The air authority's board found that Buckeye Silicon violated several terms of its $1.4 million loan. The company missed loan payments or made partial payments and was not compliant in six areas highlighted in a report reviewed by the air authority's board at its meeting Tuesday.
"They have been uncooperative with us, and they got themselves behind when their payments were very small," said Jeff Jacobson, a member of the air authority's board.
This marks the second time in less than a month that the air authority has demanded repayment of a loan from a Toledo-area solar company. It ruled during an Aug. 23 meeting that Perrysburg's Willard & Kelsey Solar Group was in default of a $5 million loan.
The balance of that loan, more than $4 million, is due to the air authority today.
Buckeye started to miss payments in December, 2011, and continued to miss them through April of this year. The firm paid $1,890 in April for the December payment and covered the rest in a lump sum paid June 4. Those payments totaled $10,052.
The company was expected to start making payments of $25,163 on the principal in May and hasmade only partial payments since that time. The delayed delivery of a key piece of equipment to Buckeye created a gray area for when it was supposed to begin making full payments to the air authority, officials said.
Mark Erickson, a manager at Buckeye's Ryder Road facility, declined to comment on the air authority's decision.
Buckeye is owned by Sphere Renewable Energy Corp. of California. It produces polycrystalline silicon, which is used in solar panels, and got its start at the University of Toledo's alternative energy incubator in 2009.
It is unclear when Buckeye will have to repay the balance of its loan because the air authority's board is in the process of hiring an attorney to handle the matter. The cost of doing so has not been determined, said Todd Nein, interim executive director of the air authority.
"We don't have expertise with that with inside counsel," Mr. Nein said.
Hiring outside counsel will escalate the air authority's costs associated with Buckeye. The company's financial viability is being investigated by GBQ Partners LLC, a Columbus accounting firm, for up to $50,000. GBQ has not submitted a written report to the air authority and has conveyed its findings orally.
An exact figure of how much Buckeye owes the air authority was not available. Mr. Nein said a letter demanding payment will be sent to Buckeye, but he declined to lay out a specific time frame for when that letter will be mailed.
Buckeye Silicon has received other state financing: It was awarded a $1.3 million loan and was approved for a $239,000 grant from the Ohio Department of Development. The firm received only $4,867 of that grant because it did not create the 75 jobs called for in the grant contract.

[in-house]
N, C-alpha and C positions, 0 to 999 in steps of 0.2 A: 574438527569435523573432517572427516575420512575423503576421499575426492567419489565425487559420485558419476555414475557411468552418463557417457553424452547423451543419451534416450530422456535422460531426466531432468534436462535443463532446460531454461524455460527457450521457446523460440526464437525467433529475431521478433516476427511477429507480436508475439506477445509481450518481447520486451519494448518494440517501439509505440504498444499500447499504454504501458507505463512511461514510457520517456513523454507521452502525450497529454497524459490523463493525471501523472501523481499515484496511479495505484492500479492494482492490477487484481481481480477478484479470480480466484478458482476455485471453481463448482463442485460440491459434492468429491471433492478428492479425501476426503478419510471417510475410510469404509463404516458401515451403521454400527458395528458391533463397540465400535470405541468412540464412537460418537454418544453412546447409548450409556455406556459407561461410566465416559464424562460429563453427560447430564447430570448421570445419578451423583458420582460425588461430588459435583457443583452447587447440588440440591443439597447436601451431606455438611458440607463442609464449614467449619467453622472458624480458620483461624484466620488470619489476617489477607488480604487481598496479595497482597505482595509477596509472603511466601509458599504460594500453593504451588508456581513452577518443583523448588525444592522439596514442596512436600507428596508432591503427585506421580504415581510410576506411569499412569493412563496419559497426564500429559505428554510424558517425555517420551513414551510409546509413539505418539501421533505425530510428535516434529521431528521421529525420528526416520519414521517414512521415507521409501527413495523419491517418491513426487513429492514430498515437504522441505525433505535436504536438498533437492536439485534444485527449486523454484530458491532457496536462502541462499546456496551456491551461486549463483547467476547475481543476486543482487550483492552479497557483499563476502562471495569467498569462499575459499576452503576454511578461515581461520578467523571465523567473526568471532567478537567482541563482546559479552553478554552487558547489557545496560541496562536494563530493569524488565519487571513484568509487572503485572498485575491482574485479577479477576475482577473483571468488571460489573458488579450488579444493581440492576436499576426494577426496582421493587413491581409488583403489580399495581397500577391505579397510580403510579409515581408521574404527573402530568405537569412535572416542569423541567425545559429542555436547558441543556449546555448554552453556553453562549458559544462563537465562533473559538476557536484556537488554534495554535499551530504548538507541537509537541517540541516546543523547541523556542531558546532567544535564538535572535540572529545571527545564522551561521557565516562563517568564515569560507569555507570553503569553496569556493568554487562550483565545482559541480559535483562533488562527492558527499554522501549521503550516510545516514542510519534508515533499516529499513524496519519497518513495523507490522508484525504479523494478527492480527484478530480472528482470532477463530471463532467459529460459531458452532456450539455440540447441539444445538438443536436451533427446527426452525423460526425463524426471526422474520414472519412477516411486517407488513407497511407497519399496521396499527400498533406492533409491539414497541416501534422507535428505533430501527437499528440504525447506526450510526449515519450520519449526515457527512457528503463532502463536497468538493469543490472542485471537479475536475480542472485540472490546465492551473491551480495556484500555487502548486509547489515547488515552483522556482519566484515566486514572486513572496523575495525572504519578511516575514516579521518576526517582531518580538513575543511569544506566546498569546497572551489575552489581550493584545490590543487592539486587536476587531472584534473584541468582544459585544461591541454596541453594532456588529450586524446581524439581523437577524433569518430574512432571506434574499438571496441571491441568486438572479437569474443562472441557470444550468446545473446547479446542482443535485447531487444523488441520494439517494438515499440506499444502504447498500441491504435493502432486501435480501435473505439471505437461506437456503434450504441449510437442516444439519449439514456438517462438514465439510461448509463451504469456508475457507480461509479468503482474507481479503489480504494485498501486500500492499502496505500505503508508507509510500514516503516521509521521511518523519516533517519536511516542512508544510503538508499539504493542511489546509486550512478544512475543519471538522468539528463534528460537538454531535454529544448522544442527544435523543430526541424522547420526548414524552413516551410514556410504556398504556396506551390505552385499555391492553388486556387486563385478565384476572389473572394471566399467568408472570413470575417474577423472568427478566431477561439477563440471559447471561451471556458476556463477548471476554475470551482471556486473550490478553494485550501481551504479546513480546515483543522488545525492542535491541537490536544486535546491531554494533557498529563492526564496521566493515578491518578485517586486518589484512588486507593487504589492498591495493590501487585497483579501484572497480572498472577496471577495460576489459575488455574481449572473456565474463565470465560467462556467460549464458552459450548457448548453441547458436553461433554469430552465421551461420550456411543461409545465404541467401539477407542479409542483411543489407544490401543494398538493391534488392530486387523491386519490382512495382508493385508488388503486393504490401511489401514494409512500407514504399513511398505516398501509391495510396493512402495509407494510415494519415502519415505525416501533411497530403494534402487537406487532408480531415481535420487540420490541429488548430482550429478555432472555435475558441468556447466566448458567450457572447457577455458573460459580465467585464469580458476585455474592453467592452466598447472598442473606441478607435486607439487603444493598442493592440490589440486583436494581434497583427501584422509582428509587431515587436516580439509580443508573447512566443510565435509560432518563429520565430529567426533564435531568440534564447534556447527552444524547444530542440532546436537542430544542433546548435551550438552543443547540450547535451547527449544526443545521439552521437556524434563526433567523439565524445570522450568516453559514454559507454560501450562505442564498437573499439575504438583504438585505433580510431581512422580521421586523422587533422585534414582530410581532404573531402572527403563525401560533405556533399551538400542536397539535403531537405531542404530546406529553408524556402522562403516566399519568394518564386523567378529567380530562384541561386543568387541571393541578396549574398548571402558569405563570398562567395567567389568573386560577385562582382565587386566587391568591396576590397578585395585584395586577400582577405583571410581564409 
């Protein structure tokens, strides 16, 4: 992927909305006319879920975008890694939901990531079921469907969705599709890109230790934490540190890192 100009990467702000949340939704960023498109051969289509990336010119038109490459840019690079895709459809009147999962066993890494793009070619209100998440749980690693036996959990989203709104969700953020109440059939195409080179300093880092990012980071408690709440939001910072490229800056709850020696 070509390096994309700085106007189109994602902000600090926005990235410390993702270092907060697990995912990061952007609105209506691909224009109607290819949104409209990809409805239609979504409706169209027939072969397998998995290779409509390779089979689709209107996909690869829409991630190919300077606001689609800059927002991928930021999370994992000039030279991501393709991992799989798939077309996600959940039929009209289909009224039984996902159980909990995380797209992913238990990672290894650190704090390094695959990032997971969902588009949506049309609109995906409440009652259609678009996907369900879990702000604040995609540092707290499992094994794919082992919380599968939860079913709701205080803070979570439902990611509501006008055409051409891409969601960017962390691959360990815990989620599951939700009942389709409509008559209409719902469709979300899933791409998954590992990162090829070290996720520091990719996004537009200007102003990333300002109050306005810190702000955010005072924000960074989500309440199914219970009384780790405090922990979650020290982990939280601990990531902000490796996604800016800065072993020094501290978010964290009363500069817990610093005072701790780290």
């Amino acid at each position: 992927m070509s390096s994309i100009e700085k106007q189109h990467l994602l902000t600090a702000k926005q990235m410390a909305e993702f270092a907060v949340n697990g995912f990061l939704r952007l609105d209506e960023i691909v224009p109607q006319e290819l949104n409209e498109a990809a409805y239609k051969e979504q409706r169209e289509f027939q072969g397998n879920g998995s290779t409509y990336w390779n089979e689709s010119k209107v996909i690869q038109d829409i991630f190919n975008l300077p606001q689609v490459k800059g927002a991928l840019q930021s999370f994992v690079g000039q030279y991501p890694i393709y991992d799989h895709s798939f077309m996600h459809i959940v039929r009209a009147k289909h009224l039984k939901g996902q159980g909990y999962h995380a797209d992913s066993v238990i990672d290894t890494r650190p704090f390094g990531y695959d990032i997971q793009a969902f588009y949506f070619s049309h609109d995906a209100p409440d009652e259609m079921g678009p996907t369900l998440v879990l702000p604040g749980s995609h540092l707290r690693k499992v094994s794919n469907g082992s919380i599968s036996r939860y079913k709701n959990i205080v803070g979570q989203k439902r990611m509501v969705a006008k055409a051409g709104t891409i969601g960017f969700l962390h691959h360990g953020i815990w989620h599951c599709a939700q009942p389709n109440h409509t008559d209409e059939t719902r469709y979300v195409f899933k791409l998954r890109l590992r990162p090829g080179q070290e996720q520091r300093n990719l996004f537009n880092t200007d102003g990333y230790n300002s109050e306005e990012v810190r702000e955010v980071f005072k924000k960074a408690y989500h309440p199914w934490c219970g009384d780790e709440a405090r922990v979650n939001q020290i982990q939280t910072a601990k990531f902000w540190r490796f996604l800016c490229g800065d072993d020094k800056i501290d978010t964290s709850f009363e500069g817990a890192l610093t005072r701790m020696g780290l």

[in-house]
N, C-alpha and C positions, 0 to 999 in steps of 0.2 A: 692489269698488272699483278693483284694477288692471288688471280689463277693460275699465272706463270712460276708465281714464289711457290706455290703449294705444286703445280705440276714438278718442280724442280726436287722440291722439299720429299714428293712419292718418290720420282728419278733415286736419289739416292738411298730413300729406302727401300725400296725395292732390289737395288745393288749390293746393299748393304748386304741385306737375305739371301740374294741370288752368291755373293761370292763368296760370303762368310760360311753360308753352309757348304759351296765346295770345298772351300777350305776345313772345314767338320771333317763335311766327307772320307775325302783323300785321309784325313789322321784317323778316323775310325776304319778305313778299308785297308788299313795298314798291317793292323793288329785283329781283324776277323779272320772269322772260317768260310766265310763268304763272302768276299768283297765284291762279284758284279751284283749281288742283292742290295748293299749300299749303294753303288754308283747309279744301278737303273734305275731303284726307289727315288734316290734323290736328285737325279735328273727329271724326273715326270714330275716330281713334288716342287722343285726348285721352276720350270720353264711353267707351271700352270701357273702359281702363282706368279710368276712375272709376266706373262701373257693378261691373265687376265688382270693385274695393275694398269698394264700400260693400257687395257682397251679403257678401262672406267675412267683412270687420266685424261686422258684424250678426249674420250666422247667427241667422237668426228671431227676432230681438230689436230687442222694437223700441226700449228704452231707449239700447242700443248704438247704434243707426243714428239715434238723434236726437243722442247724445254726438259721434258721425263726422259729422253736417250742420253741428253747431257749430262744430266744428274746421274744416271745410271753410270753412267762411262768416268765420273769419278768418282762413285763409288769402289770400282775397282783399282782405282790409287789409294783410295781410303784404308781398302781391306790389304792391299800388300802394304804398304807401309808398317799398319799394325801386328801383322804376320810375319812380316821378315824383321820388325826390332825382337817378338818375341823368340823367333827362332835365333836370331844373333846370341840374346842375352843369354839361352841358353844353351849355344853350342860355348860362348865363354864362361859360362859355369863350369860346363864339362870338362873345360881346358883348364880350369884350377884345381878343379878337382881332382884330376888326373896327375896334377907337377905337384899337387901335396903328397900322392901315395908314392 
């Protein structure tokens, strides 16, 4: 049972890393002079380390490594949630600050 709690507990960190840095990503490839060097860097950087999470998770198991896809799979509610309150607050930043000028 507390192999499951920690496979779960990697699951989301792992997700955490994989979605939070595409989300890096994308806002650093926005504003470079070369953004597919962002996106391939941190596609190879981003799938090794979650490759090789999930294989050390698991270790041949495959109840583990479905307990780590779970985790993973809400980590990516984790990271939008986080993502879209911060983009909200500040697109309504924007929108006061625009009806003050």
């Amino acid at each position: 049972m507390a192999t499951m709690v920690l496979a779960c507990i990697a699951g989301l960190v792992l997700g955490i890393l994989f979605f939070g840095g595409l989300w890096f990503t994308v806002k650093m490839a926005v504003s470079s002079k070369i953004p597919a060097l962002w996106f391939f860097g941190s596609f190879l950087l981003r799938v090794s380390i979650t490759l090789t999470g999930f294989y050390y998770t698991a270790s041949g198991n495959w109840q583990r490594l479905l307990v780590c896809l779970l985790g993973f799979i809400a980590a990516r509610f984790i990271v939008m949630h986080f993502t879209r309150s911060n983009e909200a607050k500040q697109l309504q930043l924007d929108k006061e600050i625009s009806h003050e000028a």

Mr. Erickson told The Blade in an Aug. 29 interview that the company had four employees.
At the air authority board meeting, members discussed concerns about the board not being made fully aware of problems that arose earlier this year with loans to solar companies. The attorney hired to recoup Buckeye's loan also will be charged with evaluating the loan servicing process used to monitor troubled loans or ones in default that were granted under the Advanced Energy Job Stimulus Program.
The program consisted of $150 million for the development, production, and use of advanced energy technologies. Administered by the air authority, it ran from 2009 to 2011.
USA Energy Advisors was hired by the air authority to write agreements for the loan recipients and is in charge of monitoring their progress.
The fees USA Energy charged to the air authority are being calculated by department officials for The Blade.
The air authority plans to review the progress of all loans granted under the Advanced Energy Job Stimulus Program each month, a practice it put into place during Tuesday's meeting.
Gayle Channing Tenenbaum, chairman of the air authority's board, said it is hoped that the practice would make board members aware of progress — or problems — being faced by the loan recipients.
"Had I seen the reports earlier, I would have expected them to do some things differently," she said. "I didn't see the reports, so I didn't know I should have had expectations that they do something different."
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